In the midst of this process, he suddenly became incredibly lucid. He got out of his bed, placed his hands on both my shoulders, and said, "Shmuley, I have something of the greatest importance to tell you." He spoke with the authority of a prophet. "You are the Messiah, Shmuley. I have been sent as a messenger of God down to this earth to reveal to you that you are the chosen, long-promised redeemer of Israel. I've waited fifteen years to reveal this to you, because the time was not yet ripe. Now, the age of redemption has come." We all laughed out loud and told him he was crazy. Then we took off his shoes and tried to stick him back in bed. But he resisted all our efforts. Light shone from his face. "I'm telling you, Shmuley," and here he started to cry, "you are the Messiah and your task is to redeem the Jewish people and remove iniquity from the earthlike trying to get Barry Manilow to stop singing. It's you. You can't shirk your responsibility. God has authorized me to provide a sign that what I'm saying is true." And with that he began to string together complex mystical names of God from the Hebrew alphabet. None of us were laughing anymore. The other boys were transcribing his words, letter by letter. It all made sense. He had revealed a holy new name for God according to the ancient cabbalistic formula.
Having accomplished his mission, David's soul was called on high, at least for the night, and he promptly fell asleep. The other boys looked at me with awe. I was the most special boy on the planet, born to bring deliverance to all the inhabitants of the earth. Everything my mother had always been telling me was true. My head swelled to the size of a watermelon and I couldn't fit through the door. The Messiah. Me. Right on!
I swore the other boys to secrecy. They were frightened and quietly withdrew. I paced the floor, wondering how to handle things. First I would probably have to retreat to some cave and fast for forty days and forty nights. No doubt Elijah the prophet would soon appear to me and provide further instruction. With this in mind I stayed up the whole night preparing a plan for what would have to be achieved for the perfection of the earth. I made a list. As far as I can remember, it was something like this:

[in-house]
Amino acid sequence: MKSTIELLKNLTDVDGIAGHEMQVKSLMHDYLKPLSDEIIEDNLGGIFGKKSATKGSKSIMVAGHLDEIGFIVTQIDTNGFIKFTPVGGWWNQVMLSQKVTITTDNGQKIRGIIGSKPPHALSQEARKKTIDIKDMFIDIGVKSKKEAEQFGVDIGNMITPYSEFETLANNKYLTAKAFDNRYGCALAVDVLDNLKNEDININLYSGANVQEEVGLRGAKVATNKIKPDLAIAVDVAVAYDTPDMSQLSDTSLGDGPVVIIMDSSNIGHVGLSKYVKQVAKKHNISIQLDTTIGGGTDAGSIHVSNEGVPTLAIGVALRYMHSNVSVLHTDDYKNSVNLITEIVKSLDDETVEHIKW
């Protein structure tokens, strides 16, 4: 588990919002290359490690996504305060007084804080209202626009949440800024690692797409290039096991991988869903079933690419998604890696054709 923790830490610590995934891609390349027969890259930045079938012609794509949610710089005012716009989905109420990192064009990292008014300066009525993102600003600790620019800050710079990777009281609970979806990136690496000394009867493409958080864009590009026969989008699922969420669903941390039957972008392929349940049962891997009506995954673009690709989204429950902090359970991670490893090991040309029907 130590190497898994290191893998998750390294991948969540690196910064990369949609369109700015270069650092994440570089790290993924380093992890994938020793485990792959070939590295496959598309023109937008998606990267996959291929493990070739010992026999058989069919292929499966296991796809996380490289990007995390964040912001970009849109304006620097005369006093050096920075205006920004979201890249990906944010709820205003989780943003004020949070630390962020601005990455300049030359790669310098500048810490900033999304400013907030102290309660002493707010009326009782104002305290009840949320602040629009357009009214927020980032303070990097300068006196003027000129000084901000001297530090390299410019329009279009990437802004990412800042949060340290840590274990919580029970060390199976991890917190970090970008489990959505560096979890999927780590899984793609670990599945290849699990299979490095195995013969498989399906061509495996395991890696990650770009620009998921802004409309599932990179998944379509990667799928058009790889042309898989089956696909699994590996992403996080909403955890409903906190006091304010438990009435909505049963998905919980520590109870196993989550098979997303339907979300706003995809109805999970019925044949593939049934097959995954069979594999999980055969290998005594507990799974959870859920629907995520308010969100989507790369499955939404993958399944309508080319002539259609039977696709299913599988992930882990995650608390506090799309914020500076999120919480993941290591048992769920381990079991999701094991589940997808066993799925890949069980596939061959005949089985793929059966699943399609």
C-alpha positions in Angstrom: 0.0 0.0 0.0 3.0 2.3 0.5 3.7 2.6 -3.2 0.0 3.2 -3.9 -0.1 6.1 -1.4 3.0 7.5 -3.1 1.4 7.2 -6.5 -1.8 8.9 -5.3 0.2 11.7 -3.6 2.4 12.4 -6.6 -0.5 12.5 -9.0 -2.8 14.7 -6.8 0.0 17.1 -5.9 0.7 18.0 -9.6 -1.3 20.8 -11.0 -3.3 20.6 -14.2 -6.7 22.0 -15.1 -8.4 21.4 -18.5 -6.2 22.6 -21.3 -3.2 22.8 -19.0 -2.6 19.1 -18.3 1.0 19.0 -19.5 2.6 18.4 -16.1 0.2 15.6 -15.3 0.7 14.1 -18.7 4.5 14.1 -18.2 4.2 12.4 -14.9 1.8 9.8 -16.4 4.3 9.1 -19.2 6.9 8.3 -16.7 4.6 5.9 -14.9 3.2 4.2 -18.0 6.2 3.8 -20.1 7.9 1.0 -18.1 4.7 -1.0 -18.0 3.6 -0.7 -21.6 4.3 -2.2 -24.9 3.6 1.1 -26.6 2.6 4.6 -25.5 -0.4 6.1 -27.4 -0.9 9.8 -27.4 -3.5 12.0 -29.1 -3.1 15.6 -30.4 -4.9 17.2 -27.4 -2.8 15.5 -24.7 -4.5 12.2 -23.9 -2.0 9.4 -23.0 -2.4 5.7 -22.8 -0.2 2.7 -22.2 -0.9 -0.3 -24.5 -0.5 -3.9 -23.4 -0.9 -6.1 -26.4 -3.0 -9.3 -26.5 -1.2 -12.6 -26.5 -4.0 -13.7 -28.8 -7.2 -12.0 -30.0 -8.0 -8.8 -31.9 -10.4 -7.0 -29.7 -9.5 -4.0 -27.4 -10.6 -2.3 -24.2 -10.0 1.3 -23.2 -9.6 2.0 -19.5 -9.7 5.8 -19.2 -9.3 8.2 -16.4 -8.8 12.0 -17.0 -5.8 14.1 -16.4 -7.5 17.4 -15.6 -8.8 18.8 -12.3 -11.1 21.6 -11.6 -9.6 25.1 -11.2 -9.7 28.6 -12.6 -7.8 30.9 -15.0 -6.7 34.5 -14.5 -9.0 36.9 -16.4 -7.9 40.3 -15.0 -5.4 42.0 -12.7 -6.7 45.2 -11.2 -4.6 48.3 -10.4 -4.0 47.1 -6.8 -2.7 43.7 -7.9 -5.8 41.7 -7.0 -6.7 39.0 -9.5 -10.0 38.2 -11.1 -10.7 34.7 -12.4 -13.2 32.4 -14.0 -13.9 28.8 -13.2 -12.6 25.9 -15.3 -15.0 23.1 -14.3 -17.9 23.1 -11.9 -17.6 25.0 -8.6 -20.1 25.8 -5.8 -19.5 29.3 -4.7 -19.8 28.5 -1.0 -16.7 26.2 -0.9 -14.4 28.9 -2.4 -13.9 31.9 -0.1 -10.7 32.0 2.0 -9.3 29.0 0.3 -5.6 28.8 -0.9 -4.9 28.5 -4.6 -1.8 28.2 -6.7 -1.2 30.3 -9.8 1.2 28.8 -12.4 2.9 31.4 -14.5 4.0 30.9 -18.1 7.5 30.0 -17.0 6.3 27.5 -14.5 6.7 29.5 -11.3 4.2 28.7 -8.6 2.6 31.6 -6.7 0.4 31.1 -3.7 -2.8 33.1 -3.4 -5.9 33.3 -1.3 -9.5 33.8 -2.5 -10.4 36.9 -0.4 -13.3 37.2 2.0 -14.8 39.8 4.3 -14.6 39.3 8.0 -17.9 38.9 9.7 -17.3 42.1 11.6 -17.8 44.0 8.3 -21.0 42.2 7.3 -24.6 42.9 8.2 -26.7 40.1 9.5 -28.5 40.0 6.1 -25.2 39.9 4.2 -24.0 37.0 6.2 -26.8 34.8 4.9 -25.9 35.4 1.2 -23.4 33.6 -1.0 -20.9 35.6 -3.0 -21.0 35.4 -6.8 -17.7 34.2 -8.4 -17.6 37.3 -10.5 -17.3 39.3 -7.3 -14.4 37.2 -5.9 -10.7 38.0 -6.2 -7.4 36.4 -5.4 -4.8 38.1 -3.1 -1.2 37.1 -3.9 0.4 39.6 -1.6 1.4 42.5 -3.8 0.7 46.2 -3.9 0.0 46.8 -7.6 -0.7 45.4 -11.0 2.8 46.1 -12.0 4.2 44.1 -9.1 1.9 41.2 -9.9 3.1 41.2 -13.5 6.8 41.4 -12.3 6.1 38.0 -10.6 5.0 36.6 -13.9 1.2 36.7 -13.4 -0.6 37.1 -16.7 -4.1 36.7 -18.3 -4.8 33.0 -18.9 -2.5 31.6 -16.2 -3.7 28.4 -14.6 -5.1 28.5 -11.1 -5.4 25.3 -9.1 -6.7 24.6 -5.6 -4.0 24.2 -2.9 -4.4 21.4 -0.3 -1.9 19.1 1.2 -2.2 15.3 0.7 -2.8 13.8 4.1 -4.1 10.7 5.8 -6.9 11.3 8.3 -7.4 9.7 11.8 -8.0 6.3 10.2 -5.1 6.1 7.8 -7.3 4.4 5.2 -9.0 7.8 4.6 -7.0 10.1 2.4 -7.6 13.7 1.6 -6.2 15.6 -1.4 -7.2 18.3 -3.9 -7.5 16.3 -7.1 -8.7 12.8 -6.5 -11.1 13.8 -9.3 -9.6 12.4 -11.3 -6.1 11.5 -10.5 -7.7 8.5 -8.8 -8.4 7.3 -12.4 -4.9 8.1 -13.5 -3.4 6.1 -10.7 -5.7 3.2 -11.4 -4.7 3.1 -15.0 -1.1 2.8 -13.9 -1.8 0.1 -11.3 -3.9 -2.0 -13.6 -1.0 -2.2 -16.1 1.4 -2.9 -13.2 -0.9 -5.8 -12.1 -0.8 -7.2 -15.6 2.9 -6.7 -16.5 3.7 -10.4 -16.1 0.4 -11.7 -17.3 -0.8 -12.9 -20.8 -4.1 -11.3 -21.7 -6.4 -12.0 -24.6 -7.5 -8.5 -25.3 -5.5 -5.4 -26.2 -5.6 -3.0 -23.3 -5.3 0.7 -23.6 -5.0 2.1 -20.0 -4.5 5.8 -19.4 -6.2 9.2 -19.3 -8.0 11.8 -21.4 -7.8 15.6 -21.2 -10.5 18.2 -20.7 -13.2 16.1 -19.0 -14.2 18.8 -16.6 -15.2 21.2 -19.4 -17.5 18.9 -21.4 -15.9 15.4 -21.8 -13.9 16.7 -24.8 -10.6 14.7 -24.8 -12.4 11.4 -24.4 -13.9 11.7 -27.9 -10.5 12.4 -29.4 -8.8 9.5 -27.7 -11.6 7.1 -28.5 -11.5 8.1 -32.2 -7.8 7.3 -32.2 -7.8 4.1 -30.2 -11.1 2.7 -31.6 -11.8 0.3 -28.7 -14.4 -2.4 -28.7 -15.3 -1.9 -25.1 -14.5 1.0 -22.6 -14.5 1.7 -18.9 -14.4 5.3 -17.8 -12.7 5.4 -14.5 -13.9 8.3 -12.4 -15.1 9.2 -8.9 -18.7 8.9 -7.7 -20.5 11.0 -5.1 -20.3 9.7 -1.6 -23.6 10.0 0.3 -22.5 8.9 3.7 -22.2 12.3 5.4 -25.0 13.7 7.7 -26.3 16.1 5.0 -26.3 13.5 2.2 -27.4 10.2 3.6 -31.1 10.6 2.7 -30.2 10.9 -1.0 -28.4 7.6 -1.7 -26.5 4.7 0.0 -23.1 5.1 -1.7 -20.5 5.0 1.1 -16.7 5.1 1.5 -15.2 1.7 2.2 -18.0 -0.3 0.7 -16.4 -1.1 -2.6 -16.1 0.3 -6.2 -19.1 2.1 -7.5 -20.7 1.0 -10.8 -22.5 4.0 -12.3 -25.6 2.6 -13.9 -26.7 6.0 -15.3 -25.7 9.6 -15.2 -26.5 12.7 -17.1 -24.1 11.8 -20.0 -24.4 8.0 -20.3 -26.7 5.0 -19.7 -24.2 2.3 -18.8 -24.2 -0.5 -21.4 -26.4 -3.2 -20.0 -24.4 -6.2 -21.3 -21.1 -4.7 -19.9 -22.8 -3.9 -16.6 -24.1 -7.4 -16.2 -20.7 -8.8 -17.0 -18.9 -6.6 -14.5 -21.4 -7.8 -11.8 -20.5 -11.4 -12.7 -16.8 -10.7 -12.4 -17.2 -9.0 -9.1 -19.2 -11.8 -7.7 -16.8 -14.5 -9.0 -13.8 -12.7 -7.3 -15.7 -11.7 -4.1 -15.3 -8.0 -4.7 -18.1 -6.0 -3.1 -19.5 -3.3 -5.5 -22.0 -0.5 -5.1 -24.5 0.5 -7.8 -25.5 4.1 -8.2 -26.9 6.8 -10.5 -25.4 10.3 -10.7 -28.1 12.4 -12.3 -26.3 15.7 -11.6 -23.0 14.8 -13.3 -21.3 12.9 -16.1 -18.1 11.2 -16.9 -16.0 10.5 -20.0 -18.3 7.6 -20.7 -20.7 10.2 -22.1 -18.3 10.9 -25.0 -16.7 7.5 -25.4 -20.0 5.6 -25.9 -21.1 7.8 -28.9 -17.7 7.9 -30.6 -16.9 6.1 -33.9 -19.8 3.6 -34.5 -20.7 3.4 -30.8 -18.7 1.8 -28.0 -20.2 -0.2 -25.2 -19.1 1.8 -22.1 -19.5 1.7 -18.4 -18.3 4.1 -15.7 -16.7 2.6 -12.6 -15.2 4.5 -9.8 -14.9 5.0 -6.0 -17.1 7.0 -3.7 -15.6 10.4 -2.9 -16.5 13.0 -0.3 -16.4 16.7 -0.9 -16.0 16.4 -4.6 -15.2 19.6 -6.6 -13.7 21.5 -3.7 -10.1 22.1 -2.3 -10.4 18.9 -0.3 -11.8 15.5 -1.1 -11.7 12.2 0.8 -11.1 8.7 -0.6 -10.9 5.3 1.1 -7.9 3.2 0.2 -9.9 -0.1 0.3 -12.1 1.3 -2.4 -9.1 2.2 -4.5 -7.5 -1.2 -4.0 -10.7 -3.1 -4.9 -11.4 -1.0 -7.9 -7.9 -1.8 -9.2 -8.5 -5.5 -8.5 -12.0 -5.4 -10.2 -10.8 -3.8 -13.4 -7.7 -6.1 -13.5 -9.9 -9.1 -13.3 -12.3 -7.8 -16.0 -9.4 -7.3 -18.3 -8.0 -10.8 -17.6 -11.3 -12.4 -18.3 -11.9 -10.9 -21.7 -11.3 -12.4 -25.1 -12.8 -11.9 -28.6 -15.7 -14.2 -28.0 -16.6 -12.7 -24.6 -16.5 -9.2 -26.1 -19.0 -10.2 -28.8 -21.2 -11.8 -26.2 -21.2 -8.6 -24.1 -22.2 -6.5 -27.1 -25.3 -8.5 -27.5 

1. End all conflict and usher in a period of world peace.
2. Rid the earth of disease.
3. Resurrect the dead (tough one).
4. Bring back John and reunite the Beatles.
5. Eradicate country music from the earth's airwaves.
Boy, was I going to be busy. I decided that the first thing that I would do in the morning was to call Ronald Reaganwho was our President at the timeand tell him I was the Messiah, but make sure he kept it a secret. Better to have him as an ally. I was a bit worried about all the innocent lives I might have to destroy in Las Vegas. It's hell being the Messiah.
By the morning David had sobered up and remembered nothing of the night before. The other boys rechecked the supposed new mystical name of God that he had revealed in the night, and discovered the letters actually came out as something like IMFULLACRAP. All awe and reverence for me instantly vanished. I was the laughingstock of the school. My Messianic mission was over, having lasted a measly eight hours.
But the point of the story is that I had stayed up all night, at the age of fifteen, and was prepared to take upon myself an immense amount of work and global responsibility, just because someone had made me feel special.
It's something we all need and search for. The greatest human need is to feel unique, distinguished and special. But the secret of life is that you can never feel special on your own. It takes a stranger with free choice to choose us in order to feel special. We want someone who confirms our sense of uniqueness. This desire to be accorded primacy, to be treated as Number One, at least by one other human being, is one of the deepest human desires. So strong is it that when we find someone who makes us feel this way, we are sometimes prepared to give up everything else.
The First Commandment is the only one that commands . . . nothing. But there is an important message hidden here. By simply declaring His identity"I am the Lord your God"God is teaching us that primacy is the first rule of a new relationship. He does not have to embellish this with any specific demands for devotion or worship. Once primacy is given, love and respect follow naturally. It was through acknowledging God's essential, irrefutable primacy in their lives that the Jews at Sinai began to build indissoluble ties in their relationship with Himties that bind us to this day.
Primacythe first rule of dating
So that's where you start. Make the person you are dating know that you think that there is no one like them. Give your boyfriend or girlfriend precedence, make them feel that they are more important than everything else. Coming even five minutes late to a date is basically a statement that something more important than them came up. Don't do it.